On a recent trip to Aix de Provence, I had an amazing yet simple Provencal style salad consisting of Belgium endives in a lemony anchovy dressing. I know anchovies aren’t for everyone but if they are good quality and packed in a decent quality olive oil their taste positively stands out from the rest of the pack. Yes, they are salty, but they shouldn’t be too salty. So trying to recreate this dressing myself, I thought best keep it simple. Isn’t that the magic of most Mediterranean dishes? This dressing would go so well with so many different salads. Next time I will try adding another dimension to this simple Belgium endive and parley salad and add 1 tablespoon of chopped capers along with a sprinkle of freshly grated parmesan. Or perhaps throw in a handful of frisée using the pale and delicate inner leaves which are crisper and sweeter. Mmm, I can taste it now! Another brilliant option would be to use this dressing for a Niçoise style salad – using sustainable tuna please, which means yellow fin tuna.
Anchovies add flavor factor
Anchovy magic. Surely you’ve already tasted the mmm-inducing flavor that anchovies contribute to well-loved caesar salad. So what is their power? Well…I have been hearing a lot about umami foods lately. Anchovies are one of them and I guess that’s why they are such a great complement to slightly bitter salad leaves. What is umami and why is everyone talking about it? A new taste sensation? The fifth taste element?
Lemon Anchovy Dressing with umami magic
I used to think it was because various sensations of sweetness, saltiness, sourness, and even bitterness were coming together in perfect harmony and balance. But some time ago I learned that it might not be because of these four tastes at all, but because of another sensation: the fifth element known as umami. First identified by a Japanese scientist a century ago, umami has long been an obscure culinary concept. Hard to describe, it is usually defined as a meaty, savory, satisfying taste.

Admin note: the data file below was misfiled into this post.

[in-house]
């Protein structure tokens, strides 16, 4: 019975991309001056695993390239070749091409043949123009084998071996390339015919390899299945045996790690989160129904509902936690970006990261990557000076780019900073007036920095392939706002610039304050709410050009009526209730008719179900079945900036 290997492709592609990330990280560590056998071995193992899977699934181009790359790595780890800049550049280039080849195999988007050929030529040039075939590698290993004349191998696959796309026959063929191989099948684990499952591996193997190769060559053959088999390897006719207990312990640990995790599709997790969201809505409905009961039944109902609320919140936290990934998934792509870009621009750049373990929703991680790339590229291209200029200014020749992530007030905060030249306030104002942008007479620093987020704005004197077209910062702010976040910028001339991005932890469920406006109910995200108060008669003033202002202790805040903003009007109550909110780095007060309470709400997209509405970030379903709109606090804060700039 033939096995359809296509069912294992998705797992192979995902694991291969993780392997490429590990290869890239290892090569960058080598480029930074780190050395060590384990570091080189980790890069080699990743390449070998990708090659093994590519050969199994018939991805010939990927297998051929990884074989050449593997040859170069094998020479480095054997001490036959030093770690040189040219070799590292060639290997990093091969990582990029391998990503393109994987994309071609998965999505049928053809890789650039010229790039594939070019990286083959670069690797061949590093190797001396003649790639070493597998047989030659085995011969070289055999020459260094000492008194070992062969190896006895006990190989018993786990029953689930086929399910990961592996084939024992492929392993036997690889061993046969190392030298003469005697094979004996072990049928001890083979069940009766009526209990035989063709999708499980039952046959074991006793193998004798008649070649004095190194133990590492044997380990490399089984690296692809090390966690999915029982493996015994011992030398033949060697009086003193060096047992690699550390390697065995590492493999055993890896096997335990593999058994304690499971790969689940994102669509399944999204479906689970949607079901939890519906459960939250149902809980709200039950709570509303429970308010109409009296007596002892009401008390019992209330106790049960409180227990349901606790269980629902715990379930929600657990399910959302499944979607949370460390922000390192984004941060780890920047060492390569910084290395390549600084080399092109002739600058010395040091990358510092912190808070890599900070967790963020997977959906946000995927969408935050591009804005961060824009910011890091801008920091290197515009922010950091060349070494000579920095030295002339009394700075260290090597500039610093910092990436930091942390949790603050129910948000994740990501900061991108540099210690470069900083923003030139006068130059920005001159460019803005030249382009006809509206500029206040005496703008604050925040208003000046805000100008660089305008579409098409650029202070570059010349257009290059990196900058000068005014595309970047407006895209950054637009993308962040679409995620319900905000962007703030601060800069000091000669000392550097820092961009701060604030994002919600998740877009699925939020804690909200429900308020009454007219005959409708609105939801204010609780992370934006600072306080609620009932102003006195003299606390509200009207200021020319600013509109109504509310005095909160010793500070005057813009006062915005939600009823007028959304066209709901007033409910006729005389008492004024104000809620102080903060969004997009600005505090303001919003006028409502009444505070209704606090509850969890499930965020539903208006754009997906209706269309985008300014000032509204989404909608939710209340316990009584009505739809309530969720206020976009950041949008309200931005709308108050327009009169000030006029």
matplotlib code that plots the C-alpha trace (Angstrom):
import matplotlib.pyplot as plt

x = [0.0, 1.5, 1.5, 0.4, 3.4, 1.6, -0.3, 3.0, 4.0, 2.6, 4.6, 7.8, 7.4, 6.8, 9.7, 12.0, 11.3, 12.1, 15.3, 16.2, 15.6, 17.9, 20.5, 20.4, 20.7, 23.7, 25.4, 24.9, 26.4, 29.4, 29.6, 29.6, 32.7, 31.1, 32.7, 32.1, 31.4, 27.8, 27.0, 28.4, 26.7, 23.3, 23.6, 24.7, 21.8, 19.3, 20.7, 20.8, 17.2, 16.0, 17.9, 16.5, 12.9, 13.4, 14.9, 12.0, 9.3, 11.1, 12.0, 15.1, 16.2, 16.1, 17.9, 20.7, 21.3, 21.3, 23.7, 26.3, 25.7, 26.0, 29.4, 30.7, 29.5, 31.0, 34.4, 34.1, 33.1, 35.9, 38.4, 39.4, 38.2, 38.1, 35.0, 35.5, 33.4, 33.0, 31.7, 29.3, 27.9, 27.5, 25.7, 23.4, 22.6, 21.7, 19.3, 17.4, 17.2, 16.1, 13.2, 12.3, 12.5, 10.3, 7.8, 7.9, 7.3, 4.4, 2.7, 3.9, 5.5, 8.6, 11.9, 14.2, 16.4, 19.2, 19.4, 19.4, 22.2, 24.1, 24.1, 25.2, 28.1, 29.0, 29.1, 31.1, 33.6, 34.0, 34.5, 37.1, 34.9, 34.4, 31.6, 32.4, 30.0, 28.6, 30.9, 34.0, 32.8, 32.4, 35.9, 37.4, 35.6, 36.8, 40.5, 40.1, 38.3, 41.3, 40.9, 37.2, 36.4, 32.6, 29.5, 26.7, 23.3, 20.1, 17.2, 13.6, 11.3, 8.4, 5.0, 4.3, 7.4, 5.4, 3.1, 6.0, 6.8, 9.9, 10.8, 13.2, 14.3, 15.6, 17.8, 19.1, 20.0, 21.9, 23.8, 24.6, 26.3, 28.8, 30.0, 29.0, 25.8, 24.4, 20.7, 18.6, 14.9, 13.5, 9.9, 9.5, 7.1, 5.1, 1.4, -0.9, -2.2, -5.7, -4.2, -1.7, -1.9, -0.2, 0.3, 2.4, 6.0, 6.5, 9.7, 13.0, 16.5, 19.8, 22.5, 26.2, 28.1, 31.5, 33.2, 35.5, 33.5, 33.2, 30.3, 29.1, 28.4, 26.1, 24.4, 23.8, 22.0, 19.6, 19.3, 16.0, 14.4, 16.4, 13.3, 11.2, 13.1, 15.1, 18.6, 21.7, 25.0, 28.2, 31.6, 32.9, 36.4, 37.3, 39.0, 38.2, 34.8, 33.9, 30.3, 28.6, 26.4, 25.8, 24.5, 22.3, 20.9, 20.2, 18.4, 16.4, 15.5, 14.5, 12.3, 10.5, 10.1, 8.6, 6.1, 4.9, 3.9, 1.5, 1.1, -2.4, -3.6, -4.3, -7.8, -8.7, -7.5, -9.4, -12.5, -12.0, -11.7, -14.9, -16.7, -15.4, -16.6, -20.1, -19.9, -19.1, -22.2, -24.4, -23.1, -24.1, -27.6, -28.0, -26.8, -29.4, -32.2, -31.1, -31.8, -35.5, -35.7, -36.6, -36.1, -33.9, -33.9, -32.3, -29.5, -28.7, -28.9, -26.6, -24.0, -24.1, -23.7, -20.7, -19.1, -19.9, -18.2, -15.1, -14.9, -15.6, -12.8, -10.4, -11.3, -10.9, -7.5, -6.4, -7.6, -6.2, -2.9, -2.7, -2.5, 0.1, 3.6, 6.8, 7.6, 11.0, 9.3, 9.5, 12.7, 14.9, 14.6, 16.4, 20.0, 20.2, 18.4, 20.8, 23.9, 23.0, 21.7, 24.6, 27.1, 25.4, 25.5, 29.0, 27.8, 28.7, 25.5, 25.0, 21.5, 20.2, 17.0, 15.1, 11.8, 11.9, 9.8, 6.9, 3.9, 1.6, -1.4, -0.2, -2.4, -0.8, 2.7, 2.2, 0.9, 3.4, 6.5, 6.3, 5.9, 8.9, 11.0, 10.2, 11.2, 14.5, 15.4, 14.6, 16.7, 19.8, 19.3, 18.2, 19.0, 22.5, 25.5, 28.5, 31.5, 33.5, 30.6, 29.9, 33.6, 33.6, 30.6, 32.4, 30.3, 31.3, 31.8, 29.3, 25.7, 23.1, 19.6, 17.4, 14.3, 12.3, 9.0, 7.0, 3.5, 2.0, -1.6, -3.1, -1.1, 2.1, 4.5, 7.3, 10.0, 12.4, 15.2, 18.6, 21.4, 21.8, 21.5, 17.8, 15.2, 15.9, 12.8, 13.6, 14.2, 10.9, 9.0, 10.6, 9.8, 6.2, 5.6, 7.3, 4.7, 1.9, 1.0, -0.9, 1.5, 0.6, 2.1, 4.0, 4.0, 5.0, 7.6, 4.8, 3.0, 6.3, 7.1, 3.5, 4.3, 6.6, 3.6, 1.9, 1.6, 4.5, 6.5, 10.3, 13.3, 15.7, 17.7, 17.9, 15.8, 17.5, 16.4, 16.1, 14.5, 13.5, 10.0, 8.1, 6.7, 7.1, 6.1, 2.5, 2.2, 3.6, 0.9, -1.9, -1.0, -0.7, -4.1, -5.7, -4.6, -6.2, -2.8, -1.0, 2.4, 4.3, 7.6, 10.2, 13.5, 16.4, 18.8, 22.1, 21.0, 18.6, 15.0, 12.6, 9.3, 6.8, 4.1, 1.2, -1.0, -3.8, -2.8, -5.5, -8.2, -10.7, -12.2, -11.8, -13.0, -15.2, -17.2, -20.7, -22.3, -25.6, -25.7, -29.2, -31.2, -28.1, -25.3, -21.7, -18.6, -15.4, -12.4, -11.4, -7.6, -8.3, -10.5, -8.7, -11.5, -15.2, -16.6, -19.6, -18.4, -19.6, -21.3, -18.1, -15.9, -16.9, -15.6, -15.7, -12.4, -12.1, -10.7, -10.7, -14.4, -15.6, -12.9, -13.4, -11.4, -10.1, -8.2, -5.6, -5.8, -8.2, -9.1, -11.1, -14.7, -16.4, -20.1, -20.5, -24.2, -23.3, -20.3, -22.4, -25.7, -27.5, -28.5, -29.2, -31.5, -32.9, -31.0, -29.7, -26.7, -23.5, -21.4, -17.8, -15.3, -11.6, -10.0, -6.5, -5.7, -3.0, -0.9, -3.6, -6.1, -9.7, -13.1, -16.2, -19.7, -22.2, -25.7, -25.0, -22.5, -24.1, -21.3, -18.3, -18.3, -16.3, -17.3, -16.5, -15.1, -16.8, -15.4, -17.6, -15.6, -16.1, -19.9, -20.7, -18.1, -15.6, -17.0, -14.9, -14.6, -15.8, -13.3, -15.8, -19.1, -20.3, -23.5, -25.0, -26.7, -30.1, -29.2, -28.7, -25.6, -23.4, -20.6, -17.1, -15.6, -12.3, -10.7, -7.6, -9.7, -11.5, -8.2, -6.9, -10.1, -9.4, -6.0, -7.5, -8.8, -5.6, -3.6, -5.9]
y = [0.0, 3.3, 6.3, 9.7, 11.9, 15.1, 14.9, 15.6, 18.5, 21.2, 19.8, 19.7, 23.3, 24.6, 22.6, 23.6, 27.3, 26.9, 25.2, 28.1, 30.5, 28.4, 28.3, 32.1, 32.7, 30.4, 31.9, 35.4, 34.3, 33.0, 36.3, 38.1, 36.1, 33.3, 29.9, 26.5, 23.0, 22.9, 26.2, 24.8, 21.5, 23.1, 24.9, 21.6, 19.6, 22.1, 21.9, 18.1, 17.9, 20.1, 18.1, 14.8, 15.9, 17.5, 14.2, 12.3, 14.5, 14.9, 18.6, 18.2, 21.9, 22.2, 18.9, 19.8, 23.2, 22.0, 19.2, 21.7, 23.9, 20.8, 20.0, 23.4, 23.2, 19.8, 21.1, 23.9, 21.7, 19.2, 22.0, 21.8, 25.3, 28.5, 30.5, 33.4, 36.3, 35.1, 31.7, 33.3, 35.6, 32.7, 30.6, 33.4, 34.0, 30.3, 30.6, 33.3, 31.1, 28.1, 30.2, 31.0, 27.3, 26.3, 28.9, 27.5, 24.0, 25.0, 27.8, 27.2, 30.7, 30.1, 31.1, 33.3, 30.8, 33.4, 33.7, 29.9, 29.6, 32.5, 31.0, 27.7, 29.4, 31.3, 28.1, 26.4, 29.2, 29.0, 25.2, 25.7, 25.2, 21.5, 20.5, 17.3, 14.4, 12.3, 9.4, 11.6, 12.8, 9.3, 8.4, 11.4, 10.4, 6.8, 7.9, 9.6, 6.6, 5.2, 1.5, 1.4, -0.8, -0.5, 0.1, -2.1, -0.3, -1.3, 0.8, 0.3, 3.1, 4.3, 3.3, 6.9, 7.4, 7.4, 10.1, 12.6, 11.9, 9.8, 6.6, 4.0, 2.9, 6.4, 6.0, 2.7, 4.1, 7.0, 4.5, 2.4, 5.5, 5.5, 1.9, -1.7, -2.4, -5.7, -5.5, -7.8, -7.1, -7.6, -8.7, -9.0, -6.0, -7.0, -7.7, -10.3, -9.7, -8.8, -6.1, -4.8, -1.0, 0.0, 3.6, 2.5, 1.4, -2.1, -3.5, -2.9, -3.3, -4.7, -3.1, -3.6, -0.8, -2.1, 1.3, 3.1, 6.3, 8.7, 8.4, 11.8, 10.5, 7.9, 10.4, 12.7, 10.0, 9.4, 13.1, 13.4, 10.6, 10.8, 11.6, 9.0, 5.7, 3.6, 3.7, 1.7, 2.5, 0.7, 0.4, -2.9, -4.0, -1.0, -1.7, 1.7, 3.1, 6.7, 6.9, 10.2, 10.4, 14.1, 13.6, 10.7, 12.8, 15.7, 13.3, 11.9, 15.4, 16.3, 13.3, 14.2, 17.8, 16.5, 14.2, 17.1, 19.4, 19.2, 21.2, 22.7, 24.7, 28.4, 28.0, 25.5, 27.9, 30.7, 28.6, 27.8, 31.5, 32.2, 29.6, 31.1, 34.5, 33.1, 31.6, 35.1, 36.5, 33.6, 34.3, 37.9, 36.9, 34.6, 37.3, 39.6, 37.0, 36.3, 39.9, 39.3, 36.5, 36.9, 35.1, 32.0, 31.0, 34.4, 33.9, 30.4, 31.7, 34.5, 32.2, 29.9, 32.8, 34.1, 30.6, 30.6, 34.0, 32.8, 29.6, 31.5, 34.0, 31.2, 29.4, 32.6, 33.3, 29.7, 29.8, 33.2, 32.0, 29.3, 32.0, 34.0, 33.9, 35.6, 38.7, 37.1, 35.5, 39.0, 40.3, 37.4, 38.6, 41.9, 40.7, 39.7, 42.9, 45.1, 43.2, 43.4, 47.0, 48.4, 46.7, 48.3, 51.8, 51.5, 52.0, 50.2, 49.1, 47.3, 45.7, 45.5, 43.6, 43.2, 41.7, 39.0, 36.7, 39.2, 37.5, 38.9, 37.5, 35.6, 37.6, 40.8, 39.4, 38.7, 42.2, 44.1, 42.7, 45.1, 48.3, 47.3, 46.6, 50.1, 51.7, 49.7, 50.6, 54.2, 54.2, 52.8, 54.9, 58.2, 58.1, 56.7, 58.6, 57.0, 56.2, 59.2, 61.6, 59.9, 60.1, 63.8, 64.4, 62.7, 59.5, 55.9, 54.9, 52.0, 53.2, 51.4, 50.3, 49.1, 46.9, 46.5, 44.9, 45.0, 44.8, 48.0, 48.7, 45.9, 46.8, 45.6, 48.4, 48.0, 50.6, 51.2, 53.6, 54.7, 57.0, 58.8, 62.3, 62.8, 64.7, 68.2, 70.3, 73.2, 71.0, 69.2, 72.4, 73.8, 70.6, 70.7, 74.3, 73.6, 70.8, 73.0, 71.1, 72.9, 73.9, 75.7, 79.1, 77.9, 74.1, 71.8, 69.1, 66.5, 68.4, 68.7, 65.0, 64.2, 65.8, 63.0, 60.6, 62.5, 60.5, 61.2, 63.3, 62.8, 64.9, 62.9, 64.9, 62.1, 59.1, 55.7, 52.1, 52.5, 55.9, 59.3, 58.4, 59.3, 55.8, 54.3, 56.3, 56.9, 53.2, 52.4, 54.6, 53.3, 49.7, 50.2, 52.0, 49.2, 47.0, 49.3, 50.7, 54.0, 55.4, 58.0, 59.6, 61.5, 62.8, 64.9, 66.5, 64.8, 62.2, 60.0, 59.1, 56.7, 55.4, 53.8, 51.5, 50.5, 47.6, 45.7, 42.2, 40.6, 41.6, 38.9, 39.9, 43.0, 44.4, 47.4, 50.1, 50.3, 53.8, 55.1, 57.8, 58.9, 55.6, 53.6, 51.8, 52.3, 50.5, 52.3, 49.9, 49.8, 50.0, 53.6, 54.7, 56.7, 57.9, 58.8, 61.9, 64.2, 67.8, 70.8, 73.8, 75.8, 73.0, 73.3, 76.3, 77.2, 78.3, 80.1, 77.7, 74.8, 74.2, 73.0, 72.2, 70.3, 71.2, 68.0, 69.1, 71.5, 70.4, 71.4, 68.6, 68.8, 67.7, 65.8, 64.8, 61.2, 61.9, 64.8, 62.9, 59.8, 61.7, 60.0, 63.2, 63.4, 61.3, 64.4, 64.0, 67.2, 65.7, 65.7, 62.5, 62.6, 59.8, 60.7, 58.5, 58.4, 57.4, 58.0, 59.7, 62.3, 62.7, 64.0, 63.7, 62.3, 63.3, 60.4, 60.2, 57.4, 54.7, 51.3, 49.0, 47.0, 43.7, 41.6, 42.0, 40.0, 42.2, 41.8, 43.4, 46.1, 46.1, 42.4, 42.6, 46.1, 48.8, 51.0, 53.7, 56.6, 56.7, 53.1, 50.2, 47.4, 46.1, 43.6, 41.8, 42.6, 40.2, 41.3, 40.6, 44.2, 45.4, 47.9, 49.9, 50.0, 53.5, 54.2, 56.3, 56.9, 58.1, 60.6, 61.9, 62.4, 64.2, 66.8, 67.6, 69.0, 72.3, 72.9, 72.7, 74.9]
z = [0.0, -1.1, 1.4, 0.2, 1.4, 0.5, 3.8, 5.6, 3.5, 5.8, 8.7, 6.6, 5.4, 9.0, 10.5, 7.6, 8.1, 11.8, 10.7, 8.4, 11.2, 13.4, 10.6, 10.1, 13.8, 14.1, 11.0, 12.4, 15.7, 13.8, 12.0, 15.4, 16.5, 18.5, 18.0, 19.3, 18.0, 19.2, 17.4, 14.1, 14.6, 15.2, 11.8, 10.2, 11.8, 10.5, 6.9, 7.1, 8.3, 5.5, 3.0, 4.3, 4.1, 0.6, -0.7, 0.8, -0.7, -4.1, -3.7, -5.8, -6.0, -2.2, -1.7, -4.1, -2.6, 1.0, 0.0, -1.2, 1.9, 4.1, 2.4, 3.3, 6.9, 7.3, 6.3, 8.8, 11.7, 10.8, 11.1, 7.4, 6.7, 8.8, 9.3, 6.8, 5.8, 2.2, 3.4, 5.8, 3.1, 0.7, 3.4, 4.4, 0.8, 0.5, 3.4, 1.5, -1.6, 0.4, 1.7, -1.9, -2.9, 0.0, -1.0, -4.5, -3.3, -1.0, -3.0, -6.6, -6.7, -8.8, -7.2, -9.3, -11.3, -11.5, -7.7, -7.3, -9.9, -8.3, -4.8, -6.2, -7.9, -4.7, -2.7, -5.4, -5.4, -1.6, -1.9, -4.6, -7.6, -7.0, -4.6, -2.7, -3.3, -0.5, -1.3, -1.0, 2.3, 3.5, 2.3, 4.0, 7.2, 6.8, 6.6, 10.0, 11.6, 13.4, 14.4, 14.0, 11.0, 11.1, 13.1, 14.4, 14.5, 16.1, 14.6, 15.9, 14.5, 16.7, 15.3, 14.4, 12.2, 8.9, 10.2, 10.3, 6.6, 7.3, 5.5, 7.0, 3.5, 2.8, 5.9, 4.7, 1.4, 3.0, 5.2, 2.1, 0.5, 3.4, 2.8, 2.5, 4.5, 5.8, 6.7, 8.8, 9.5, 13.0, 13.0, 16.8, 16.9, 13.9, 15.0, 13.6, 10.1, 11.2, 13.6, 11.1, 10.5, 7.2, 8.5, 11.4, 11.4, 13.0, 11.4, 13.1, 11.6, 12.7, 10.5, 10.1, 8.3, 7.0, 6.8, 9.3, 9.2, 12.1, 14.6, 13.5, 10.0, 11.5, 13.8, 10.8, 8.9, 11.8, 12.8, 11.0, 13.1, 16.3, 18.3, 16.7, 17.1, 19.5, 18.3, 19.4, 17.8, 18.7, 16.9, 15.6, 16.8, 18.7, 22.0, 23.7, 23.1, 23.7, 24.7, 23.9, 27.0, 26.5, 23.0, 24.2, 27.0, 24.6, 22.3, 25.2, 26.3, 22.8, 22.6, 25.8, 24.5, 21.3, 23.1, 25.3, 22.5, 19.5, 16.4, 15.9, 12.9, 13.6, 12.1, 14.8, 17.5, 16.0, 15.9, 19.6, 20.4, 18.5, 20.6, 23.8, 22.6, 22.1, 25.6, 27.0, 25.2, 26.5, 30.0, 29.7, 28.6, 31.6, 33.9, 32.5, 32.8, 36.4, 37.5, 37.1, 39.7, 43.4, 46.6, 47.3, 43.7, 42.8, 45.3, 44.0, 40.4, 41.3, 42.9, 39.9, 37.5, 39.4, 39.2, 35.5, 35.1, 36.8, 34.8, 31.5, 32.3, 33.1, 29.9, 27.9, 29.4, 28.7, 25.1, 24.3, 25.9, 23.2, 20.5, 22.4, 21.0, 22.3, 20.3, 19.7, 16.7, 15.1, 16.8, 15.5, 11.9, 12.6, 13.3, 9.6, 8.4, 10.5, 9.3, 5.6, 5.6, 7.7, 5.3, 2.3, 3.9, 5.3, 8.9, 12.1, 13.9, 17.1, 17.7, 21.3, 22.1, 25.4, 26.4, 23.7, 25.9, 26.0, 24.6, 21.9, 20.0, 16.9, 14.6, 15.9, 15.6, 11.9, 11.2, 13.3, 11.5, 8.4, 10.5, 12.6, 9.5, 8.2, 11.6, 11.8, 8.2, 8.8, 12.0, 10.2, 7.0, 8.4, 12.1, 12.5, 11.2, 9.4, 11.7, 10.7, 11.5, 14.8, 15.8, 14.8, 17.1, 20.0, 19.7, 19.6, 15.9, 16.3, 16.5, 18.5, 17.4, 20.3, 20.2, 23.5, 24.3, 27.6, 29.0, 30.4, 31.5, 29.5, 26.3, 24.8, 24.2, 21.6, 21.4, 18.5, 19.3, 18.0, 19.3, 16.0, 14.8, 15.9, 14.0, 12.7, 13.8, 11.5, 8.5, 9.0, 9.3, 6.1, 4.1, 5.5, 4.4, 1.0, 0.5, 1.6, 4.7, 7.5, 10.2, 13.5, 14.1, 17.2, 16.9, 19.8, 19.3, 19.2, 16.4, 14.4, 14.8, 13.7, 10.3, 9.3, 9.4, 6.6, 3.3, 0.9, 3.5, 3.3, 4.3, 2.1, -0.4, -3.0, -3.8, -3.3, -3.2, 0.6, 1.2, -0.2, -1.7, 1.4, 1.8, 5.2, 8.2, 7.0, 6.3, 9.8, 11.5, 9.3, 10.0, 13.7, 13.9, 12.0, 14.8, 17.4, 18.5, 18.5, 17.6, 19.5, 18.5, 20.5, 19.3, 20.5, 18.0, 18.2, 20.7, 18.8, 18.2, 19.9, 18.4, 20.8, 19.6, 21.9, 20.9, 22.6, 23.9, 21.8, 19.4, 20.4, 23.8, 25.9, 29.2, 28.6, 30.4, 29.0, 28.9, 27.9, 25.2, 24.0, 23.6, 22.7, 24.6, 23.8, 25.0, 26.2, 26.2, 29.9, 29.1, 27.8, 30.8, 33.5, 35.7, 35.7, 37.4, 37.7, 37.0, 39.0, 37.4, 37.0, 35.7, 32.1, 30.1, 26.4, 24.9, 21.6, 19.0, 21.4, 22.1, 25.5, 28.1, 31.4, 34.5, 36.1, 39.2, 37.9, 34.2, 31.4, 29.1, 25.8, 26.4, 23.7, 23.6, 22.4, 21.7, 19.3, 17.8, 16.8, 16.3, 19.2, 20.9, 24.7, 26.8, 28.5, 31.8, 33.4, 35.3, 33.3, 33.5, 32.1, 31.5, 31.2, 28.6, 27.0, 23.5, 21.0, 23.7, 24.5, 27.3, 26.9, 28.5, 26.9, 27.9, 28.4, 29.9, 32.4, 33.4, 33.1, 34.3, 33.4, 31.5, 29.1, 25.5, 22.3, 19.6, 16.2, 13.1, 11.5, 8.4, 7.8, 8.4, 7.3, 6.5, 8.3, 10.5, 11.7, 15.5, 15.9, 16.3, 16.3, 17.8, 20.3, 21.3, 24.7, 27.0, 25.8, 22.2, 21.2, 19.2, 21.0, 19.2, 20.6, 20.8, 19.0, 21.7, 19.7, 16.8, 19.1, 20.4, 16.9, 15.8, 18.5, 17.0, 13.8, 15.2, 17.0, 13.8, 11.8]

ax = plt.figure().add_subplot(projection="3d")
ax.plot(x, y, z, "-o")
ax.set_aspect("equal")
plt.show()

Umami is a relatively new concept to me, but it has been well known in parts of Asia for almost a century. Identified by Japanese scientist, Kikunae Ikeda, he coined the name umami (pronounced “oo-MA-mee”) which is the Japanese term for “deliciousness.” Long an obscure culinary concept, it is more and more understood as playing an important role in making food taste delicious. Ikeda, discovered that foods with the umami taste have a high level of glutamate, and guess what? He’s the same person who developed and patented the method for making monosodium glutamate (MSG), a processed additive that adds umami taste to food. Something not all of us react well too, so as with other chemical “flavor enhancers”, best avoided. Thankfully, there are a number of natural foods that have the umami effect.
Lemon Anchovy Dressing
- 6 tablespoons freshly squeezed organic lemon juice
- 4 anchovy filets packed in oil, drained and finely chopped
- 8 tablespoons extra-virgin olive oil
- pinch of red pepper flakes
- sea salt and freshly ground pepper, to taste
Combine ingredients in a small ceramic bowl. Whisk until well combined. Alternatively, use a small jar, put the lid on it and shake well.
Toss gently with greens until coated.
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